In Cantero v. Bank of America, the Supreme Court of the United States declined to decide whether the bank must pay interest on New York mortgage borrowers’ escrow accounts. Instead, it is sending the case back to the Second Circuit for reconsideration. The case highlights the ongoing conflicts between federal and state laws, particularly in the context of banking regulations.

Will dual banking continue in the United States?

There is a growing push in the U.S. to bring all banking regulations under federal control, which would end the dual banking system. The outcome of Cantero could set a precedent for how such conflicts are resolved in the future, impacting banks that operate in multiple jurisdictions. The current Supreme Court appears to favor the dual banking system. Caitlin Long had this to say:


Donald Trump became the first President to accept bitcoin Lightning Network payments, partnering with OpenNode to facilitate fast and low-cost bitcoin donations.

Clams launched the open beta of its bitcoin accounting app, available for Mac. It integrates with Core Lightning and LND, with more wallet support coming soon.

The Human Rights Foundation donated 10 bitcoins to support 13 projects focusing on education, privacy, Lightning development, and decentralized communications.

Fold released its Direct to Bitcoin feature, allowing users to auto-convert 1% to 100% of fiat deposits to bitcoin from a checking account.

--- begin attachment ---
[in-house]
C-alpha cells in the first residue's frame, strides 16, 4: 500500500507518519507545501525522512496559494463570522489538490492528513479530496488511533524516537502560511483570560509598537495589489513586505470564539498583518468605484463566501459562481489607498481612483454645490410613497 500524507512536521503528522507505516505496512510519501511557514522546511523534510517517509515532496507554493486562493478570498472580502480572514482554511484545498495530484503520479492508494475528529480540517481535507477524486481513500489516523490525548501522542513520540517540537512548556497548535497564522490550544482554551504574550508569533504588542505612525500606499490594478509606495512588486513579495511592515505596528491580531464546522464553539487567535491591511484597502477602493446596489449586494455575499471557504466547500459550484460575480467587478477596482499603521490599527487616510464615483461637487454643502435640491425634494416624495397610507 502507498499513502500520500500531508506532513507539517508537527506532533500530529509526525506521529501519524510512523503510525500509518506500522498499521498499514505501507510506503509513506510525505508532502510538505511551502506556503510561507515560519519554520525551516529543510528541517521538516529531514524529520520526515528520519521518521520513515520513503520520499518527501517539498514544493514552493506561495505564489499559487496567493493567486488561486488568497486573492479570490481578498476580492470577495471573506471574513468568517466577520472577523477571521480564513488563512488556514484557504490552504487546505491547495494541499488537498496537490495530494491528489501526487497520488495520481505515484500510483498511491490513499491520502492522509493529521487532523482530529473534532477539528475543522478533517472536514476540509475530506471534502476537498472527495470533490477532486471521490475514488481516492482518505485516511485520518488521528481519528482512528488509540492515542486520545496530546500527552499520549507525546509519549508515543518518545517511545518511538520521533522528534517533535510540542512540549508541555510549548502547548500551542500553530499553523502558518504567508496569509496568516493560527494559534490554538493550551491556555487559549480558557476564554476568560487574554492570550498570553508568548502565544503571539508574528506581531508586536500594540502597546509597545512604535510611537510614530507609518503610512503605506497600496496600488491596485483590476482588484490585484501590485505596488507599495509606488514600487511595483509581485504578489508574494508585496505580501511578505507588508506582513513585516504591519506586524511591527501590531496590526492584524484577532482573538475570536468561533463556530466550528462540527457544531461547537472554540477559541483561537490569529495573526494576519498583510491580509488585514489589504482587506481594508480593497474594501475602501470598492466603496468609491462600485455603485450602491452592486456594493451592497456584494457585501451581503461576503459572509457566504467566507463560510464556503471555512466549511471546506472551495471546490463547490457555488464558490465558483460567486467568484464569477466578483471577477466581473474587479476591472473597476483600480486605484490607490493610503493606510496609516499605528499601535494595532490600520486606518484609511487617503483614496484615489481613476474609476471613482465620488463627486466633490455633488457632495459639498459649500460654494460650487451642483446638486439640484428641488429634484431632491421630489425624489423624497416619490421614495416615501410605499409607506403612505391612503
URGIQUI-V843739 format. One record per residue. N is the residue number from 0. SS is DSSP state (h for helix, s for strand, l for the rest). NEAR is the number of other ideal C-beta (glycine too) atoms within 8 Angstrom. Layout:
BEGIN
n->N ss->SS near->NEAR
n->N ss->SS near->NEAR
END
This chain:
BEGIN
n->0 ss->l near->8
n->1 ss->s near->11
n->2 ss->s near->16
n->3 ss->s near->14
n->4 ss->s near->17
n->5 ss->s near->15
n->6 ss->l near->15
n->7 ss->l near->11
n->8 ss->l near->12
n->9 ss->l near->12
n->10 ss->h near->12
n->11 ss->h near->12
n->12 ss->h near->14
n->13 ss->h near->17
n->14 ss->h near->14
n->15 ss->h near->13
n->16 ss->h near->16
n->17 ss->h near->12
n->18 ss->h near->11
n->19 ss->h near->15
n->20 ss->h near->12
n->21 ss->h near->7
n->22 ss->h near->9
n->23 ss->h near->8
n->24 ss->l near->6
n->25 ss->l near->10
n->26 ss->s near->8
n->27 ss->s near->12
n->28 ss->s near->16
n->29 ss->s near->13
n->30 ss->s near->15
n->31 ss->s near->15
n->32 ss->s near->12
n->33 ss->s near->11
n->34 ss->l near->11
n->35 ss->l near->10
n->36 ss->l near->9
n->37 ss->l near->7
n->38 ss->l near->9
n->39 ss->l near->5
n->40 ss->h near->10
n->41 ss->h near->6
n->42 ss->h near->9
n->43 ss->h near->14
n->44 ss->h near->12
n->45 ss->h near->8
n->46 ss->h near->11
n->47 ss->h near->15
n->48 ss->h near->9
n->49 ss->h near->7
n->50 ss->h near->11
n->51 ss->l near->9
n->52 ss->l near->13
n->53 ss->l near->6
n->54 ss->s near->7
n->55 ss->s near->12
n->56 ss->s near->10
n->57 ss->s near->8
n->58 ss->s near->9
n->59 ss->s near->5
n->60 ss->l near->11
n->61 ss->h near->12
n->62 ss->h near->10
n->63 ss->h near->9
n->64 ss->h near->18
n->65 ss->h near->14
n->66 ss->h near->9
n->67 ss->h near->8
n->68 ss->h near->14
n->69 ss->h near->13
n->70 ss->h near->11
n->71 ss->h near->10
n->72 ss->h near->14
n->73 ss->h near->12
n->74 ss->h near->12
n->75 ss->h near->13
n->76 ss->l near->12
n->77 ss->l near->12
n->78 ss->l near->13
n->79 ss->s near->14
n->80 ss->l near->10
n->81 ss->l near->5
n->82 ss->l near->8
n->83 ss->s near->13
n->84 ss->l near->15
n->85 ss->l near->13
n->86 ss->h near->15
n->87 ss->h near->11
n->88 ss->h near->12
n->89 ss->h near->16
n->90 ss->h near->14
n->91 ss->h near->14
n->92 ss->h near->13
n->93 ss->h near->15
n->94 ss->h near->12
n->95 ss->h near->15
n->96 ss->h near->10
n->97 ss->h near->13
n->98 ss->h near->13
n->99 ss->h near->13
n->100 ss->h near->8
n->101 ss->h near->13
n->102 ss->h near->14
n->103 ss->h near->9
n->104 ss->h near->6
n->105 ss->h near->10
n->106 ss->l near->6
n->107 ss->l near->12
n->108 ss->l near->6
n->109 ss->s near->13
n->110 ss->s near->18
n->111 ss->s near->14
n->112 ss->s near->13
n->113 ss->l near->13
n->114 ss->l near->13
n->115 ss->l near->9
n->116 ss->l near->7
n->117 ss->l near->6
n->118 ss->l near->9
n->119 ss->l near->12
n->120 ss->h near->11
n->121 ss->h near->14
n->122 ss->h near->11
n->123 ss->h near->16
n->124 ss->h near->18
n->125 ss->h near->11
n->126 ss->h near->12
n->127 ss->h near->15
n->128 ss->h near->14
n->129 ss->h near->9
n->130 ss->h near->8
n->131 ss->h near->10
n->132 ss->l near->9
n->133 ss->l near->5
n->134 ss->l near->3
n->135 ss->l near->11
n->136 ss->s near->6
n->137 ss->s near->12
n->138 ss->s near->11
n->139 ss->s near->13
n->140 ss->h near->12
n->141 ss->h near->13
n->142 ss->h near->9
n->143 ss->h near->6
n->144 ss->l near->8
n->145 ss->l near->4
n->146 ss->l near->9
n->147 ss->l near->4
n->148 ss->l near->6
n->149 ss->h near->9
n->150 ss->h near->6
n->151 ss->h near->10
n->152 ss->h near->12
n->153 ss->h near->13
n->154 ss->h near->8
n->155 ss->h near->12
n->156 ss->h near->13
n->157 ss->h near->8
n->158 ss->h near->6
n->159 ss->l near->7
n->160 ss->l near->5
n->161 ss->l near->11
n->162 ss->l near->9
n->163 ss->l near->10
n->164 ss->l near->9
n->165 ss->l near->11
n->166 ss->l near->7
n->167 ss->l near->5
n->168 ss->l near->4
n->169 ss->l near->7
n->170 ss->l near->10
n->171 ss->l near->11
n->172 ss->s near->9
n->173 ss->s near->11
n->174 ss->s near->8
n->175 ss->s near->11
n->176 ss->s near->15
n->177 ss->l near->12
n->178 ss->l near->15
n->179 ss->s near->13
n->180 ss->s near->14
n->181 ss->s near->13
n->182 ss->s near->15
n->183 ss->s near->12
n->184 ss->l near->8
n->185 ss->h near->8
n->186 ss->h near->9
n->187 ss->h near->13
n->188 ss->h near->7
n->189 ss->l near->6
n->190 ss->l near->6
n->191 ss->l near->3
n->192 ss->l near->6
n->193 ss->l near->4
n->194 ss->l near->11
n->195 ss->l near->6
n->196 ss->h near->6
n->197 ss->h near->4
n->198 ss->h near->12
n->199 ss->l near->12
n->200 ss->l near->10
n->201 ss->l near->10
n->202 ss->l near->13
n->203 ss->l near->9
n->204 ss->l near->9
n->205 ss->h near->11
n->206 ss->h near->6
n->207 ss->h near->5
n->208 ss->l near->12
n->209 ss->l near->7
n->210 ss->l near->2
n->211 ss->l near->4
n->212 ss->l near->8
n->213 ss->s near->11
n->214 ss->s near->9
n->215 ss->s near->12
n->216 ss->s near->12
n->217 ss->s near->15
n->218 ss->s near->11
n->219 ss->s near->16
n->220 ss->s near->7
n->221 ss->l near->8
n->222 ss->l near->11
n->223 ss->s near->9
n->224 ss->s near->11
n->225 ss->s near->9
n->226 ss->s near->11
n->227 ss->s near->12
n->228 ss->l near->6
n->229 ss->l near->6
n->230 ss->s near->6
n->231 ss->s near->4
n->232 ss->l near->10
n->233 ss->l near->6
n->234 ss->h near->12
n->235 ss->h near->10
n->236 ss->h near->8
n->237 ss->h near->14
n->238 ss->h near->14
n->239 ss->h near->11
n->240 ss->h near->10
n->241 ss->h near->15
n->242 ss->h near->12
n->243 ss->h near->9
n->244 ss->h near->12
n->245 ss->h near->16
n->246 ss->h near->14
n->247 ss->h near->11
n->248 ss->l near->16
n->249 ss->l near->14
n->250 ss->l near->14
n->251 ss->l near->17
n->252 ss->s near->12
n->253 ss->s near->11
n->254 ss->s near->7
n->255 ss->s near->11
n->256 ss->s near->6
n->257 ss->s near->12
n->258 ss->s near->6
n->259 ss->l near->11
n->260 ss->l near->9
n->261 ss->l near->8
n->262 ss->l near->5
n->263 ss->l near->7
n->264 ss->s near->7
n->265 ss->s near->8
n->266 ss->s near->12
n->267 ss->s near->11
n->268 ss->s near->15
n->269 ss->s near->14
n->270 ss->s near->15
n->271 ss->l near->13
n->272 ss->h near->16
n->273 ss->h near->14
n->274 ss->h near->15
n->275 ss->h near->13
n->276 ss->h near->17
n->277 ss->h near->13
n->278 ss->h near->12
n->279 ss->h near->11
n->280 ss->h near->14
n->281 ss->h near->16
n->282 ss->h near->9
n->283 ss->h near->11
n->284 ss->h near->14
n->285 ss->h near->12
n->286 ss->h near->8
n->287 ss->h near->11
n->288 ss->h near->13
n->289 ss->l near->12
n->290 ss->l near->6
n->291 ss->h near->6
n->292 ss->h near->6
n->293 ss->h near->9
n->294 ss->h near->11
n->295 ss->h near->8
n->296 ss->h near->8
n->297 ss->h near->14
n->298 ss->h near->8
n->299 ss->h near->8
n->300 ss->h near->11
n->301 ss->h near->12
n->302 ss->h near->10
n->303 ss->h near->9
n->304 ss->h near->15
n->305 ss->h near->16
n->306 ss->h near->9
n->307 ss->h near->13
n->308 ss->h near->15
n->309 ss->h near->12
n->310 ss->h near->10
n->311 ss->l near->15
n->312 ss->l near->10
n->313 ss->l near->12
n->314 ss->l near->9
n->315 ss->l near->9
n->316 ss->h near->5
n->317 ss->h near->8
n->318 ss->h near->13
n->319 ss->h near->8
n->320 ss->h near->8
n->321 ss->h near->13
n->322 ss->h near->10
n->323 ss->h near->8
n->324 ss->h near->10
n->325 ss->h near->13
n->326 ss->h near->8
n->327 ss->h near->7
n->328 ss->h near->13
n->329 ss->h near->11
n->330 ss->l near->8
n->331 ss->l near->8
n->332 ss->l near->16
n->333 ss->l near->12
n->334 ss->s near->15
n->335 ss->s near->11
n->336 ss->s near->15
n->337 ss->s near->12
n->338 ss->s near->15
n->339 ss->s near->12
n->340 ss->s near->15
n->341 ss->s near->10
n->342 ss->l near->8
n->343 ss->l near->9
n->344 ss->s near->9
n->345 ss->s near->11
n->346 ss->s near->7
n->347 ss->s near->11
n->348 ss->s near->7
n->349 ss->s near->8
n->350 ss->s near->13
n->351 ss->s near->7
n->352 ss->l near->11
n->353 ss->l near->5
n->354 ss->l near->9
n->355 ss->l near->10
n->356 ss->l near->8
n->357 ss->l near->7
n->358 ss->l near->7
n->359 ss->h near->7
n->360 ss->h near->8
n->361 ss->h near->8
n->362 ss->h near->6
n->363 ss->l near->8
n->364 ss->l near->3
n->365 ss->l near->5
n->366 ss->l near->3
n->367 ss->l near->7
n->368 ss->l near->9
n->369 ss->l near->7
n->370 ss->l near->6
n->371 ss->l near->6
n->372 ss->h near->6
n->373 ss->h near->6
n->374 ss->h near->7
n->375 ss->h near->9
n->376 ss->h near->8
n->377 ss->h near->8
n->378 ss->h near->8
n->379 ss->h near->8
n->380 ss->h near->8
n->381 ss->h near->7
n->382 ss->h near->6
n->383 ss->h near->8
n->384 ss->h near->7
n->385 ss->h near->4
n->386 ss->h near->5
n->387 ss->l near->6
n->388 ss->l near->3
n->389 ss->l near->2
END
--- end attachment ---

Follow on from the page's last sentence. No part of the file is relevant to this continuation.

Thailand approved its first spot bitcoin ETF. The ETF will be launched by One Asset Management between May 31 and June 6.


Learn one key idea about bitcoin each week. This week:

Bitcoin is a push system.

Payment systems are categorized as either “push” or “pull.” A pull system allows the payee to initiate a transaction by requesting funds from the payer's account. This is common in traditional banking and credit card transactions, where the recipient (merchant or service provider) can pull money from the payer's account, often requiring authorization through a card swipe or a PIN.

Conversely, in a push system, the payer initiates the transaction, actively sending funds to the payee. This method ensures that the payer controls the transfer, directly pushing money from their account to the recipient's account. Common examples of push systems include wire transfers and direct bank transfers.

Bitcoin also operates as a push system. When a user wants to make a payment, they must initiate the transaction from their wallet, specifying an amount and the recipient's address. This ensures that only the owner of the bitcoin can authorize its transfer, providing a high level of security and control over the transaction process.

In a transaction, the payer signs the transaction with their private key, ensuring the transfer is authorized and secure. The transaction is then broadcast to the network, mined, and verified, completing the push payment process.

Bitcoin's push system offers considerable benefits to consumers and businesses. The requirement for payer authorization reduces the risk of unauthorized withdrawals and fraud. It eliminates the possibility of reversals or chargebacks, providing businesses with a more predictable financial flows. And, since every bitcoin transaction is recorded on a public blockchain, bitcoin transactions are transparent and traceable, which builds trust between parties.

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Which Bitcoin Improvement Proposal (BIP) introduced the concept of Segregated Witness (SegWit)?

  1. BIP 210

  2. BIP 141

  3. BIP 39

  4. BIP 125

Check your answer at the end of the page.



  1. BIP 141. SegWit was an important upgrade that laid the foundation for the Lightning Network. Check out this Bitcoin Magazine article from 2017 for details.